If you are one for pedestrian activity, there are plenty of places to go for a stroll. We plan to add some pages of the less obvious and more interesting public footpaths, so for now Iíll keep it brief. Once you leave the village be prepared to dive into the nearest hedgerow at the sound of an approaching car. Horses tend to be a little more accommodating, but personally I wouldnít rely on it. Cyclists can always be intimidated as they are just as vulnerable as you are. Farm machinery knows itís own way about and doesnít need a driver. It canít really tell if humans are different from other livestock and assumes your place is back in the field and does it's best to herd you through the nearest gate. If itís dark, take a torch and keep it firmly on the road ahead at all times otherwise you will need to clean your shoes. In all other respects going for walks in this part of the world is a real joy. The banks either side of the lanes are filled with ferns; the tongue variety are especially attractive. Many species of birds and fields full of pretty sheep. Lovely.
Apart from the two roads that lead to the Atlantic Highway, another heads off towards Week St Mary. Week doesnít look far away as from Marhamchurch you can see the church on top of the hill. As the crow flies Ė and there quite a few of those about Ė itís not, but the road twists and turns and makes really heavy going of it, so donít be fooled into thinking itís a quick stroll. The other road out heads off to Bridgerule, again several miles away, but at the cross roads just up the hill on Hobbacott Lane you have the option to turn right, then right again and back to Marhamchurch (round the block, we call it), or turn left towards Cann Orchard and on to Stratton. This is the start of an interesting off-road excursion which is covered on another page about the Planekeeperís Path to the Hobbacott Incline Plane.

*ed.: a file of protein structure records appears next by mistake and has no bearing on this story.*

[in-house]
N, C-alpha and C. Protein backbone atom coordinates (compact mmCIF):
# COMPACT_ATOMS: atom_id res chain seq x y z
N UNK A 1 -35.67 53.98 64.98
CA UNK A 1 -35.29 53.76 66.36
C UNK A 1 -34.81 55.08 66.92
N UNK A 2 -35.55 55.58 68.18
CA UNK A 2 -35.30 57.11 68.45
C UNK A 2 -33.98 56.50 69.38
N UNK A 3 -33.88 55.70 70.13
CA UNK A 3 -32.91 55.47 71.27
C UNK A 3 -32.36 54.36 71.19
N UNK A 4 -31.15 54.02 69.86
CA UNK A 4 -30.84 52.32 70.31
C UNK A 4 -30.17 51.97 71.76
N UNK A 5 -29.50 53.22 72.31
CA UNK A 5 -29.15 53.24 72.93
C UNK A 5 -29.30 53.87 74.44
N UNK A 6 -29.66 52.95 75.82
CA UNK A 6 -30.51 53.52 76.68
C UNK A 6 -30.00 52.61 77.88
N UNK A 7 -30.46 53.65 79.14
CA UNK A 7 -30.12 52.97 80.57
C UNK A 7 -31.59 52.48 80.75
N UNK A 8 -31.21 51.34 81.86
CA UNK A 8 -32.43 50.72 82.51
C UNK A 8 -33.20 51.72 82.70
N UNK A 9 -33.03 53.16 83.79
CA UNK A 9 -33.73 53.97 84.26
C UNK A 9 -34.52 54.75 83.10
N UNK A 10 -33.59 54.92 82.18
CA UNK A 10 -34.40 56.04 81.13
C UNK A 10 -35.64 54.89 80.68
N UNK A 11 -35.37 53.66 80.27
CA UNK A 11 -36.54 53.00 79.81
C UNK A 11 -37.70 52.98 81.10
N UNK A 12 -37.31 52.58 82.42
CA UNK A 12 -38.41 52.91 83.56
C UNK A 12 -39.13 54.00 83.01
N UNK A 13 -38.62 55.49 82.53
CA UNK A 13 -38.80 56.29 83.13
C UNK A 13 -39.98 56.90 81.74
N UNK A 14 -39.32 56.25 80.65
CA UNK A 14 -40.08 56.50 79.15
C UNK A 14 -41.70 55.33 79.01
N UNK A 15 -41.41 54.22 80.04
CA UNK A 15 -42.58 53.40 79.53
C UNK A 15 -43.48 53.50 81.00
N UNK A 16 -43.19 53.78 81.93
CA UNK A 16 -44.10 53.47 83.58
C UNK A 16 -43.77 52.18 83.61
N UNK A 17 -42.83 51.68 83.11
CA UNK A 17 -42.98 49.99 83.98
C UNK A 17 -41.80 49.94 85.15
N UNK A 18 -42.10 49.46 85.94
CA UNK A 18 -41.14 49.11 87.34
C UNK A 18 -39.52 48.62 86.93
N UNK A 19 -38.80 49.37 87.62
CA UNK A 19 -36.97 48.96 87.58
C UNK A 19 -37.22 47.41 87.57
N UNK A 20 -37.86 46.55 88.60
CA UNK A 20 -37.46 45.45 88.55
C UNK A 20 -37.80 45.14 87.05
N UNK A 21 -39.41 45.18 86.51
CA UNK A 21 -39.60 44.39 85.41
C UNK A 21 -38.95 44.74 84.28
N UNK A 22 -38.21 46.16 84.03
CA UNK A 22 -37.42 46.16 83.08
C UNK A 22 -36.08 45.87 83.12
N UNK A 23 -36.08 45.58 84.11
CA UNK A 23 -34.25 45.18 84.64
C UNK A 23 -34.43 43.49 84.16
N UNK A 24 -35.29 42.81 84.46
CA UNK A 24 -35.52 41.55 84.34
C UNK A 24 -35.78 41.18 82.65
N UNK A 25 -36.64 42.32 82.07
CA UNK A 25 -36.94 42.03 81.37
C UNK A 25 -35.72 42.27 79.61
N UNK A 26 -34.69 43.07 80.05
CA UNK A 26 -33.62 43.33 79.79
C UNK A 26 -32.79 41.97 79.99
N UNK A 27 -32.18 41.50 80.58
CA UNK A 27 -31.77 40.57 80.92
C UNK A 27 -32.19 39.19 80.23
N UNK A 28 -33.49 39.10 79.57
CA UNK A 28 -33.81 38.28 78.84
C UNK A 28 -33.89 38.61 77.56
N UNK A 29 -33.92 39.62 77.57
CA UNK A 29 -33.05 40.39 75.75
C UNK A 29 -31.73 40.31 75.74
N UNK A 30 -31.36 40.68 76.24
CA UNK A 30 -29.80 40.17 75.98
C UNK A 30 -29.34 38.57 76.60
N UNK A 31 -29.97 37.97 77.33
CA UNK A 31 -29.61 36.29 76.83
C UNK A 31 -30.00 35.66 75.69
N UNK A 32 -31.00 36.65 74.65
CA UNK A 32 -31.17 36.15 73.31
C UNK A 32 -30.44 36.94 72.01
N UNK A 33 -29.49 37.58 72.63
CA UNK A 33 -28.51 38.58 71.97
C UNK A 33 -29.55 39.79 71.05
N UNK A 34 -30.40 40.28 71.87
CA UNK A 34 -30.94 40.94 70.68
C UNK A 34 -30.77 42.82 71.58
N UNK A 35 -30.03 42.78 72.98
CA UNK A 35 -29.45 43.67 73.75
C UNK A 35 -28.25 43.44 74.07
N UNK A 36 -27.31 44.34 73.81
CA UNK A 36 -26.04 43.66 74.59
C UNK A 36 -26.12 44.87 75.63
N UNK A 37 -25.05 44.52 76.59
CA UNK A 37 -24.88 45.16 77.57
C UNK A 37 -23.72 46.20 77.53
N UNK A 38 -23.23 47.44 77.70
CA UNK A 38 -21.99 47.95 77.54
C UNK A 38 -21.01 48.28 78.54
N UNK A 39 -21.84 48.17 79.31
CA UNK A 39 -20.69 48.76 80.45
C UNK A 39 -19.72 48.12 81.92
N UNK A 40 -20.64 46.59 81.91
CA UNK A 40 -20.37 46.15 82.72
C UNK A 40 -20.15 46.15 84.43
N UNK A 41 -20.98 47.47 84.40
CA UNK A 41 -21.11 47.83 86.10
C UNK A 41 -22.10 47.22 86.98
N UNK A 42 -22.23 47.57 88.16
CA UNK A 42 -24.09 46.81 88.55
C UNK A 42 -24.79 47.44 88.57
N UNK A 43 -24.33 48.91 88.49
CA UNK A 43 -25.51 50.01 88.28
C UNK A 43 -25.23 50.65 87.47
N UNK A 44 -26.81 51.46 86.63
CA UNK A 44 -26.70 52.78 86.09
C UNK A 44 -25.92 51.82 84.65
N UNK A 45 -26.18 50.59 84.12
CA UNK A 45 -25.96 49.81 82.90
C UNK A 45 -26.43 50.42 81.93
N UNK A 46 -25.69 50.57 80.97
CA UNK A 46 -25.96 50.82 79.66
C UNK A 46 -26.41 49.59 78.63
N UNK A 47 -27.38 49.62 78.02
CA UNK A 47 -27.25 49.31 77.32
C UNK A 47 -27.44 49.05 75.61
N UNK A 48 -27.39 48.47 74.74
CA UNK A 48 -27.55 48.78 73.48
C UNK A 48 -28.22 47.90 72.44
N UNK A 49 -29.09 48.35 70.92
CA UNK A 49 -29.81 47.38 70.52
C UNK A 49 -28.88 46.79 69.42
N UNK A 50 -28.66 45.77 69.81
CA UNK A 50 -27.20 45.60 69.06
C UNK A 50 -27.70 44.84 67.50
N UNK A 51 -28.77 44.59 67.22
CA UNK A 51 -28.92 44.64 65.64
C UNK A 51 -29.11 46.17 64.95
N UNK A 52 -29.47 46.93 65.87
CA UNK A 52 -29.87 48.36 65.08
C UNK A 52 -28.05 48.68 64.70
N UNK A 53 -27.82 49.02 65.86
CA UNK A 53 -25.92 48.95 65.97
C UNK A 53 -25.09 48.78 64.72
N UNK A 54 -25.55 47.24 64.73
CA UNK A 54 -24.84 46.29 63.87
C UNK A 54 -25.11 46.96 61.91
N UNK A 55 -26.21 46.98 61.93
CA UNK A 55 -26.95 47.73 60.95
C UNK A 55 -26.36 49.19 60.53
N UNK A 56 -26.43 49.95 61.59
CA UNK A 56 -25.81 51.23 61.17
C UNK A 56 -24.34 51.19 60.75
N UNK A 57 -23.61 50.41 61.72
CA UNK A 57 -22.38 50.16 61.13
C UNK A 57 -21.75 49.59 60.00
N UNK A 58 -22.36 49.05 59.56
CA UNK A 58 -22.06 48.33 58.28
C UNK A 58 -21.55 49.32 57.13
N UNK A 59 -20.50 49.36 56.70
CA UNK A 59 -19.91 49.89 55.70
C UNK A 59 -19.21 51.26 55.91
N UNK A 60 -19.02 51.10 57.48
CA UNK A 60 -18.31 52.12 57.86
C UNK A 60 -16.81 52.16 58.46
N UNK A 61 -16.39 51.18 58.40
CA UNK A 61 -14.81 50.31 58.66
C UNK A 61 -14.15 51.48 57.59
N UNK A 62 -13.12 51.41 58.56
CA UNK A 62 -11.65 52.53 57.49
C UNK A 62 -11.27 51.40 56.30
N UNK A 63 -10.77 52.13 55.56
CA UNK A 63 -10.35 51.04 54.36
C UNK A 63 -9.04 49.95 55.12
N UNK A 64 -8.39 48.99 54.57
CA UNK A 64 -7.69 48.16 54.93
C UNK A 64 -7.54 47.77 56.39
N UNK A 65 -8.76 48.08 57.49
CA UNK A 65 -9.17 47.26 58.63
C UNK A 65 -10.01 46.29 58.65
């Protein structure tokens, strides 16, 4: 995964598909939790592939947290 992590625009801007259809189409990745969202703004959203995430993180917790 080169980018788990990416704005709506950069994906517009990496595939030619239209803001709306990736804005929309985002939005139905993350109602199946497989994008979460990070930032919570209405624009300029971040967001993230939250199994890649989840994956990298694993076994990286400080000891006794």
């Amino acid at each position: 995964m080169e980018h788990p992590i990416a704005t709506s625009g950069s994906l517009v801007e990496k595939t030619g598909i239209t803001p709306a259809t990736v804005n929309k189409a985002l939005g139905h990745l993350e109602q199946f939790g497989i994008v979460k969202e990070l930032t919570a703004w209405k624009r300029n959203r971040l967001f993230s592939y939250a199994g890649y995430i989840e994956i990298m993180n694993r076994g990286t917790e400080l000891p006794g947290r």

Quite a few years ago a chap called Thomas Box started an iron foundry at the bottom of the hill between Marhamchurch and Helebridge. A few years after that word reached Cornwall that trade unions had started making unreasonable demands on employers, so Mr Box built a row of six cottages for his workers to live in. When we acquired one of those cottages in the late 90ís the gardens were laid out in their original configuration, parallel to the row of cottages, with number 1ís land next to all six and number 6ís land furthest away at the end of the plot. These would have been allotments on which the workers grew their own vegetables. Under the guidance of our good friend Richard Rowles of Berkshire, Land Registry managed to reallocate the first three plots into a more normal configuration. Future occupants of the cottages will be blissfully unaware of this unless they stumble upon this web page. Behind our cottage and the one next door were slate roofed outbuildings in which the early occupants kept pigs. These had at sometime been converted into outside loos, and eventually we hooligans knocked them down. They looked awful and spoilt the view Ė honestly!
For some years we used to rent it out to holiday folk, and the irony is this. Without the trade unions demanding better conditions for the workers we wouldnít have holidays and therefore would not need holiday cottages.
We hope you enjoy this website and the collection of photos that grows in size year on year. We can see from the data on our site visitors that there is certainly plenty of interest in North Cornwall from not just the United Kingdom but from all over the world.